CEO of the New Zealand Institute of Management and Leadership.
We are all given a label, and whether you like it or not, you have one too: Baby Boomer, GenY, Millennial… and the chances are, that there are multiple generations all finding their way in your own family and work environments.
But are we really that different?
My own father was happy to have one career and one job — with just one organisation — and yet, his work ethic and values were just the same as many of us share today.
He wanted to make a positive impact in his own environment and he didn’t know how the wider society judged his contribution. At that time, of course, there was no social media to link, or ‘like’, his actions and thoughts.
Millennials are apparently driven to be a part of something meaningful and want to have a positive impact on the world. Many Generation Xers were also raised with strong values, such as doing good to others and ‘paying it forward’.
So if each generation is, in their own way, committed to some form of social enterprise, or at the very least ‘doing the right thing’, what need is there for continuing talk of ‘generational conflict’?
It might be more meaningful to express the difference not in terms of what we are striving for…but in the way we achieve it.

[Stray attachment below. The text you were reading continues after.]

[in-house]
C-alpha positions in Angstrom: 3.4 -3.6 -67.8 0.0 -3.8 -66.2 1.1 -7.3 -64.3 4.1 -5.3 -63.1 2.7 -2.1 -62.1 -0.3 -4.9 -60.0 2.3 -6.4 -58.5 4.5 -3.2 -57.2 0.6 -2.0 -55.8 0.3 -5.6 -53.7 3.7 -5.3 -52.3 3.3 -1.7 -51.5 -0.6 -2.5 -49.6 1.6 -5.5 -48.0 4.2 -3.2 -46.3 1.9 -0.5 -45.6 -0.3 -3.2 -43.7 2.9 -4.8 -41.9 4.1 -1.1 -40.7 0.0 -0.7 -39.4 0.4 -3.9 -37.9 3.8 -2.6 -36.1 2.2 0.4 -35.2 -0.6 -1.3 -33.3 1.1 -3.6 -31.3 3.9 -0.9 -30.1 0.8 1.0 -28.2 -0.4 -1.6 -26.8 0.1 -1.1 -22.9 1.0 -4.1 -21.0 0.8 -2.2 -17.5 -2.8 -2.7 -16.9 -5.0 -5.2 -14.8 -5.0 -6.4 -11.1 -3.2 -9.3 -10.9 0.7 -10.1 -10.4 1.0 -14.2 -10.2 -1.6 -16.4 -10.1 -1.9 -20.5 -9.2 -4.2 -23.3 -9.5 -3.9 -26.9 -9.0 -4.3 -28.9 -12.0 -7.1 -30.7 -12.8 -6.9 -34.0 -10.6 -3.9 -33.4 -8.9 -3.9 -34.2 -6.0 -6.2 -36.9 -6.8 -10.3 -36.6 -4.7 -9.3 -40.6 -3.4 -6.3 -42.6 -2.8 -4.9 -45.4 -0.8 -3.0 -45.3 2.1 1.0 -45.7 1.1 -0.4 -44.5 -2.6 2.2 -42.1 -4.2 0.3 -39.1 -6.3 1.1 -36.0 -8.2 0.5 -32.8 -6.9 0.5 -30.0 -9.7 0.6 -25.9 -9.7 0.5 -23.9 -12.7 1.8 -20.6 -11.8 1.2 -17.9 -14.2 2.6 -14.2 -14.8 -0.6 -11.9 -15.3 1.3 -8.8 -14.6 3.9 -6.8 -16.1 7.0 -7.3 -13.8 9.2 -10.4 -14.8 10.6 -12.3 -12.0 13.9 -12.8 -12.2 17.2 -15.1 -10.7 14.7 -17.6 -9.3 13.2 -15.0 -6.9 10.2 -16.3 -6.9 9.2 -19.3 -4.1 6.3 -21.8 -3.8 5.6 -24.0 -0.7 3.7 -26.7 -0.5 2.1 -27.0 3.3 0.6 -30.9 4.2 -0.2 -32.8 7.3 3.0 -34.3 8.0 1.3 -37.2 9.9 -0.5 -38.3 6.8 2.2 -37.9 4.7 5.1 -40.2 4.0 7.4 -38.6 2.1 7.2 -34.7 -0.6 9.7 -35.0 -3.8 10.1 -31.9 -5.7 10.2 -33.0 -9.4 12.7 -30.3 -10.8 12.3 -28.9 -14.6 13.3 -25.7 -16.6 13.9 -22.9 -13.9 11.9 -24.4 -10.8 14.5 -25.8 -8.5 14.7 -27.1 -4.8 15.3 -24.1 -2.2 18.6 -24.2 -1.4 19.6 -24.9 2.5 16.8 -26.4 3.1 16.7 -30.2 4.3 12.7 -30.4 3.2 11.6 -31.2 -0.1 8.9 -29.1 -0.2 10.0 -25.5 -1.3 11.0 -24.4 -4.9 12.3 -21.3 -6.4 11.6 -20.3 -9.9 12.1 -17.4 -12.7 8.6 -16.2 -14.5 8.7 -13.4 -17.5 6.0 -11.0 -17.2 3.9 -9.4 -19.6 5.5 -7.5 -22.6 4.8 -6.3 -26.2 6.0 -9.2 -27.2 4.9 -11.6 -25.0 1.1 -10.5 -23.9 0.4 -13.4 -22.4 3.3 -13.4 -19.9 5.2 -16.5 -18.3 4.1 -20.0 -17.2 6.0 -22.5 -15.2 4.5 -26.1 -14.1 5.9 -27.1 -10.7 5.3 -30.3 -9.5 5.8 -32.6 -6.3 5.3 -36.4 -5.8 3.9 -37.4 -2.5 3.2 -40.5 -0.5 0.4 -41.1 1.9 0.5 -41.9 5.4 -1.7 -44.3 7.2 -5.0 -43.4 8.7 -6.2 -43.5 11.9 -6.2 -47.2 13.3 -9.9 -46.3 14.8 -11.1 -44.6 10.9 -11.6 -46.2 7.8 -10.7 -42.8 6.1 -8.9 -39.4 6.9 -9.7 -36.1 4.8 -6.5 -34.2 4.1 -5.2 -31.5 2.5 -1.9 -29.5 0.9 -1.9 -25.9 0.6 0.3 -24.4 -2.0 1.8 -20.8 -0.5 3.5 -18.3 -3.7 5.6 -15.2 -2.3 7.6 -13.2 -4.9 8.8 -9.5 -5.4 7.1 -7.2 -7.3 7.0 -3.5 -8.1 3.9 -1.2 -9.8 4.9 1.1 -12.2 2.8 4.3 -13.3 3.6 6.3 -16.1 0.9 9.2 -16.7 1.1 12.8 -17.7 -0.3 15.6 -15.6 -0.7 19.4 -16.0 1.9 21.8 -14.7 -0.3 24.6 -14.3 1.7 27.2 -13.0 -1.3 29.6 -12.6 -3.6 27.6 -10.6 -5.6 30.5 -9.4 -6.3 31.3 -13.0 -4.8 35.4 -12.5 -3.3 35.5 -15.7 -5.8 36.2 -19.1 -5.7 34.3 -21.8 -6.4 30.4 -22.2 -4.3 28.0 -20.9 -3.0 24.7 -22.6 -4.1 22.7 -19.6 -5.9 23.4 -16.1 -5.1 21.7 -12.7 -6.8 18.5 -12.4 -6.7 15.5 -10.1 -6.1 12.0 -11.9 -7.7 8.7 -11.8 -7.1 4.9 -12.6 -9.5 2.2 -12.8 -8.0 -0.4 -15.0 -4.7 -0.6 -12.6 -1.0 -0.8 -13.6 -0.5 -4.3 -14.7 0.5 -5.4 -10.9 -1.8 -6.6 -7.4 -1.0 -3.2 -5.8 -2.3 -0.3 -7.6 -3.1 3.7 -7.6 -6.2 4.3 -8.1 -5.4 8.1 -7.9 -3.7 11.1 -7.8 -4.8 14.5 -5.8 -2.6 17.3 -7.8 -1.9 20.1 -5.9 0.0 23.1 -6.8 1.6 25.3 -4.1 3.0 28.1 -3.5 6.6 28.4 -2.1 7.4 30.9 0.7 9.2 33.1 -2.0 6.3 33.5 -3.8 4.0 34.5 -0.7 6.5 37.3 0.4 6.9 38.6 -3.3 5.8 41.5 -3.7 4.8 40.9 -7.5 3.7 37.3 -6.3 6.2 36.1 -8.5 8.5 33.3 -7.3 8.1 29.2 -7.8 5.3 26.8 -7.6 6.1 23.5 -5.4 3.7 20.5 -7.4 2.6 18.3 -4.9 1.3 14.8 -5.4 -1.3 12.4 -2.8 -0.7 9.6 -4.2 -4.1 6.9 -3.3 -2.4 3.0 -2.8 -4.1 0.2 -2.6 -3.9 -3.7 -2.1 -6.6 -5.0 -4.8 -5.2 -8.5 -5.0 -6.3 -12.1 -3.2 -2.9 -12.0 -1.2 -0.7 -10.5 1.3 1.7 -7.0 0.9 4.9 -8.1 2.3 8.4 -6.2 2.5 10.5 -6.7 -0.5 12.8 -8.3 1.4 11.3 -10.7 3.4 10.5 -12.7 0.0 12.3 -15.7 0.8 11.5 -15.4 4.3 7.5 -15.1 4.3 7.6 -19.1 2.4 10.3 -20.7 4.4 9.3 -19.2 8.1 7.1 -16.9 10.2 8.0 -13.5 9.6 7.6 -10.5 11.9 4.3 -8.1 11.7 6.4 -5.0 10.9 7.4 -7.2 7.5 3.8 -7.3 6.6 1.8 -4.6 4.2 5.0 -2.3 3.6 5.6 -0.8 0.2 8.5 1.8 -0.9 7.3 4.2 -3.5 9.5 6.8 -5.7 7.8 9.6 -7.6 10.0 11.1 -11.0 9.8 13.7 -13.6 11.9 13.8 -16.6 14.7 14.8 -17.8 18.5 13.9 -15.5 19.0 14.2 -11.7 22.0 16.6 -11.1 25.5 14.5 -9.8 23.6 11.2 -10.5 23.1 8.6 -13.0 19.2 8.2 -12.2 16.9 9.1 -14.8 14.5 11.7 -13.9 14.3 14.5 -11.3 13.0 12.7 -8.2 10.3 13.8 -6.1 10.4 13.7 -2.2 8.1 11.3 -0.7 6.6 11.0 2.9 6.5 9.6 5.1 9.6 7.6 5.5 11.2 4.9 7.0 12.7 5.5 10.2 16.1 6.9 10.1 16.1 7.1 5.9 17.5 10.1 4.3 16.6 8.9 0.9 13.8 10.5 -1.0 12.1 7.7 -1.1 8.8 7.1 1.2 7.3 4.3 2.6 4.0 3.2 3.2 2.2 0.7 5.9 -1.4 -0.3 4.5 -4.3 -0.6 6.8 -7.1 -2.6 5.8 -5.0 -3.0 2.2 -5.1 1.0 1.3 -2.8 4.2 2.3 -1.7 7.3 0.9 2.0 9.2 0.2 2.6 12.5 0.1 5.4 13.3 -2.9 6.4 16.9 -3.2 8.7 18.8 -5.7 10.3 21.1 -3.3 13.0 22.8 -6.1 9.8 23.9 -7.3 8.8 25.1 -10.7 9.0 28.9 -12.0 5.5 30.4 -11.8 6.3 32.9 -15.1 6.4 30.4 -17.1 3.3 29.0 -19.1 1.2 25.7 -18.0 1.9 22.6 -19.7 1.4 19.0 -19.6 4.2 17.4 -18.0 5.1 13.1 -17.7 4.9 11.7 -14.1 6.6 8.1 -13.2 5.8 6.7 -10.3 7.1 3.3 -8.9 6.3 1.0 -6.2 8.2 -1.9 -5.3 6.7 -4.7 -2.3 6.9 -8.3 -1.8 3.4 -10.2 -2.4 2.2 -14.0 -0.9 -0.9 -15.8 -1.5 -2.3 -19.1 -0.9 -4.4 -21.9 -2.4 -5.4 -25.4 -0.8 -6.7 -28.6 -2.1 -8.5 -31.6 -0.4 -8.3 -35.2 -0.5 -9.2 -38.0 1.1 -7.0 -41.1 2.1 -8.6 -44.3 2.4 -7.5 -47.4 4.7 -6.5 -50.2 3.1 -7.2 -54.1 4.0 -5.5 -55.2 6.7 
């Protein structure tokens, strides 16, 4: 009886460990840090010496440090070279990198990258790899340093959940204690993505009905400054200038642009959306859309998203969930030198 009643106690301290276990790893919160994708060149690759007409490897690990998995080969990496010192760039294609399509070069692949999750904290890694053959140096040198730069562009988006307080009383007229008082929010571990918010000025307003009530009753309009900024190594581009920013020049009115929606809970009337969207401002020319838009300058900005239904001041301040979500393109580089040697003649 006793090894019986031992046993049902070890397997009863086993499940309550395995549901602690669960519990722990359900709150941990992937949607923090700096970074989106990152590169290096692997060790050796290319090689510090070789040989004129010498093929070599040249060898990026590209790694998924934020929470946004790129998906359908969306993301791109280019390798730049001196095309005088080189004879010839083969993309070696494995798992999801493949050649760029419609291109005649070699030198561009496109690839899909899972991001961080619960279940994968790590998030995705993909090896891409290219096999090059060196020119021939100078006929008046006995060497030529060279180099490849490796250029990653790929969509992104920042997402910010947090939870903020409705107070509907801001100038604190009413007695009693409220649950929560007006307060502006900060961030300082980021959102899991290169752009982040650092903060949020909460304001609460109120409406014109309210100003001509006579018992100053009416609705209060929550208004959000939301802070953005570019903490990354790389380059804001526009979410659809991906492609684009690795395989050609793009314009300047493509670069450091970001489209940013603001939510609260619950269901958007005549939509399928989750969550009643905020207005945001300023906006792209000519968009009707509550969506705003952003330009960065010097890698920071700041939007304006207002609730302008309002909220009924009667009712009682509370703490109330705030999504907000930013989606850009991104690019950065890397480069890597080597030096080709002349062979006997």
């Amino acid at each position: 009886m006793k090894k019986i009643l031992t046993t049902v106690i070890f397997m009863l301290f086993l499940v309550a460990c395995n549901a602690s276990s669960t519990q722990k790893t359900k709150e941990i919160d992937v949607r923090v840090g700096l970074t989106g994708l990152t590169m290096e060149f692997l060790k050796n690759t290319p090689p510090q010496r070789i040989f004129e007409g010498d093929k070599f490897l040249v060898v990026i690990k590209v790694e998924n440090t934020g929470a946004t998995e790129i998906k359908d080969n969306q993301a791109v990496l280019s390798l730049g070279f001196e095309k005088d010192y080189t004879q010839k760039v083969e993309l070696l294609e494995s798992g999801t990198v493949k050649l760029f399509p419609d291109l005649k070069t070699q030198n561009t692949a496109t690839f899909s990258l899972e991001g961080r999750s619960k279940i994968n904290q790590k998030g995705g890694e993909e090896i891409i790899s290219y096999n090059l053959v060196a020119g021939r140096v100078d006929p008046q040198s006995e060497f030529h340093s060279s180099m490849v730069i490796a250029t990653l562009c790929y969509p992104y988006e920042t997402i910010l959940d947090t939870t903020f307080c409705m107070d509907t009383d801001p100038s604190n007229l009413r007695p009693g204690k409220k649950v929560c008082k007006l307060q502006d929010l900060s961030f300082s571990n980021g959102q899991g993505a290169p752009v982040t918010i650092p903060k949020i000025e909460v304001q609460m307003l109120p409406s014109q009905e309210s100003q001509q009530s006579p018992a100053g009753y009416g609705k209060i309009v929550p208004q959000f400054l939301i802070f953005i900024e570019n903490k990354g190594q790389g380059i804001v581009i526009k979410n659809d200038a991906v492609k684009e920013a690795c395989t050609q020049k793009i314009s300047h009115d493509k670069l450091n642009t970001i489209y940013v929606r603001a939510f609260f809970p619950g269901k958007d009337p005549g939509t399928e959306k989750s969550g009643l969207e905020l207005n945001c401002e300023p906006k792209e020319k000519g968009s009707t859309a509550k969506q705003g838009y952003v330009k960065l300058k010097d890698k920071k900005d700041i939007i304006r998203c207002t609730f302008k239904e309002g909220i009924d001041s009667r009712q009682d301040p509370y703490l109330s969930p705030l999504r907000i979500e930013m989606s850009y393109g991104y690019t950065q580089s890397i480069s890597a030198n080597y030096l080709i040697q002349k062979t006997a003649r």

Is it possible old ways are not necessarily as efficient and effective as we once thought and there might just be a better way of achieving the end goal? Every new generation deserves a mandate to shift their way of doing things, and many of us could be more understanding and accepting of change.
The question was, does generational conflict exist? And the answer is ‘yes — but it needn’t be a problem – just a difference’.
A better question is ‘how would our working environment look if us ‘oldies’ moved over and allowed the next generation to demonstrate their new ideas? In the same breath, ‘how would it look if our ‘youngies’ showed a willingness to ask questions and listen with interest’?
Spending time with Emerging Leaders, a group of ambitious under 35 year-olds, I see the same drive to make a difference that I had at their age and which I am sure my Dad shared too.
We could avoid conflict and focus instead on what we are trying to achieve and all the ways we could go about it. If age is just a number and experience is to be valued, instead of making this about one’s gender or generation – let’s make it about individuals and encourage willingness to embrace more diverse thinking.